There is a movement over at huffington post to move assets out of big banks. This could be one part of a general move to remove more and more money from the central parts of the financial system. But most are basically stuck participating in a system that is mostly set up to screw them.


re 'a reset'. as i said above this term has been instructive; but to me only in terms of energy compared to money[way too much 'printed'].

i think this implies at least order or even preemptive measures.

very very unlikely.

central bankers work well together so far[generally] inflating essentially; but when the system spins out of control it'll be each for themselves.

so i believe we might jump to 'patriot' dollars after a global financial collapse- only then;

so 'collapse' is the best term- since it won't be planned or preemptive or orderly.

I think in the US such a reset of the system would be more of a problem than in Europe. From a US christian perspective the rapture is the end of it all. One of the first signs of the rapture is the tribulation. This is when all money becomes worthless.

I'm not sure how many Americans believe in the rapture but I can imagine they are going to freak out big time if this reset was to happen.

"I'm not sure how many Americans believe in the rapture but I can imagine they are going to freak out big time if this reset was to happen."

yeah, maybe, but even atheists, Muslims, Buddhists and Hindu's care about the money...:-) The sheer sense of hysteria would be non-denominational...



Look to Sth America.

The Argentinean economic crisis provides a rich group of possible scenarios.


This bankrupted the Middle class and destroyed the hopes and dreams of many.

In a Peak oil future, the options for Argentina in those days will be harder for many countries.

The wealthy will always work the hardest to ensure their wealth is preserved or at least their standing at the top of the tree.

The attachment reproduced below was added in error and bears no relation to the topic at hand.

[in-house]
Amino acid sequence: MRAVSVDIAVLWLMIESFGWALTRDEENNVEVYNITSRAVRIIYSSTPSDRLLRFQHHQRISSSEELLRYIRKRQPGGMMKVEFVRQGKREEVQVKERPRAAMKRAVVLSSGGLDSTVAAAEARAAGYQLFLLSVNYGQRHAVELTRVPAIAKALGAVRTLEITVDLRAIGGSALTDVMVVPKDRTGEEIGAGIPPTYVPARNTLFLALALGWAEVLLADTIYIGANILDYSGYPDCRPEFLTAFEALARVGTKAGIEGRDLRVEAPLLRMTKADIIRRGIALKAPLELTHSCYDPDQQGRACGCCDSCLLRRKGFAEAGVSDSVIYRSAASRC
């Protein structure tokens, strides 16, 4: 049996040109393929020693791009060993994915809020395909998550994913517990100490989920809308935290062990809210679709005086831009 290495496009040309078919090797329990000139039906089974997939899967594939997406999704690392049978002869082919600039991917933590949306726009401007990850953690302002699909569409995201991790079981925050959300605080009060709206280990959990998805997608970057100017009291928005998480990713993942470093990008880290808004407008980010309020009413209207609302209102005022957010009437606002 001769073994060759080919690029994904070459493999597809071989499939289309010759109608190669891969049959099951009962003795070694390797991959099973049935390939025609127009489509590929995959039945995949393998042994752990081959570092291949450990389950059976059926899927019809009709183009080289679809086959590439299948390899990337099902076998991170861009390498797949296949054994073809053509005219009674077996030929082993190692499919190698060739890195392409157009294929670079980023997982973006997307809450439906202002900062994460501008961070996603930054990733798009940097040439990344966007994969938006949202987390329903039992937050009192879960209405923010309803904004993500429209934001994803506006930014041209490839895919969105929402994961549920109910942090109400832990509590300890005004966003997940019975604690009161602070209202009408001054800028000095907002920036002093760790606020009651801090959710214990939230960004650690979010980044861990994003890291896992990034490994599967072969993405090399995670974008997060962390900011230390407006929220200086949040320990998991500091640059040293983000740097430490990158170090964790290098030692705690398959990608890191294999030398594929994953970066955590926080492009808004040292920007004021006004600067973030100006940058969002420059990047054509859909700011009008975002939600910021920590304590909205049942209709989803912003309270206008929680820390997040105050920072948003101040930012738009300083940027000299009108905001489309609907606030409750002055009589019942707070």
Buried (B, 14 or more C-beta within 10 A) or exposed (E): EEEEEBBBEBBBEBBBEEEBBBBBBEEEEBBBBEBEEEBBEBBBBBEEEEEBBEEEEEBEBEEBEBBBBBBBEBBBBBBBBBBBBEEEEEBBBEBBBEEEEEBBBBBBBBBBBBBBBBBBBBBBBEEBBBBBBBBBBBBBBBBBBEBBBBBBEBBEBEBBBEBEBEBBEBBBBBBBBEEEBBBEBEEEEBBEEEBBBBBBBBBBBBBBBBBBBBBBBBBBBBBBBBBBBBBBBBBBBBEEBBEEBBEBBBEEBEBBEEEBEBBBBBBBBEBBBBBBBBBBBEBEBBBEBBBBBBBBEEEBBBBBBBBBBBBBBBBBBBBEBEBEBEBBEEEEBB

The growth in the shadow economy will grow.

Kidnappings of the rich and wealthy is a real possibility. The Getty family and the Hearts. No wonder the Goldman Sachs crew have recently looked to safety in hand guns.

People have to develop all those useful skills and look to developing skills of the Invisible economy.

This exactly how many in the 3rd world live.


It would be different that Argentina - the international trade system functioned fully when Argentina went into crisis - if it were US, Japan, Europe debts that were cancelled that wouldn't be the case and borders would close (at least for a while). Also, in theory at least US could produce its own goods for a very long time, other than high end inputs and components. We do procure over 80% of our own energy which most countries can't claim. On the downside we in the USA have incredibly high expectations about the future and our own rights and privileges vis-a-vis what Argentina had going into currency reform, which I think is a BIG problem.

But Argentina was a glimpse yes - and they turned out OK - was rough for a while, but things readjusted.

Argentina had a politically literate, well educated small population, living in one the most resource rich countries on earth.
The Us is politically illiterate, marginally educated, but still has some intact resources, and a lot of weapons.
Don't know if we can adjust, but it is possible.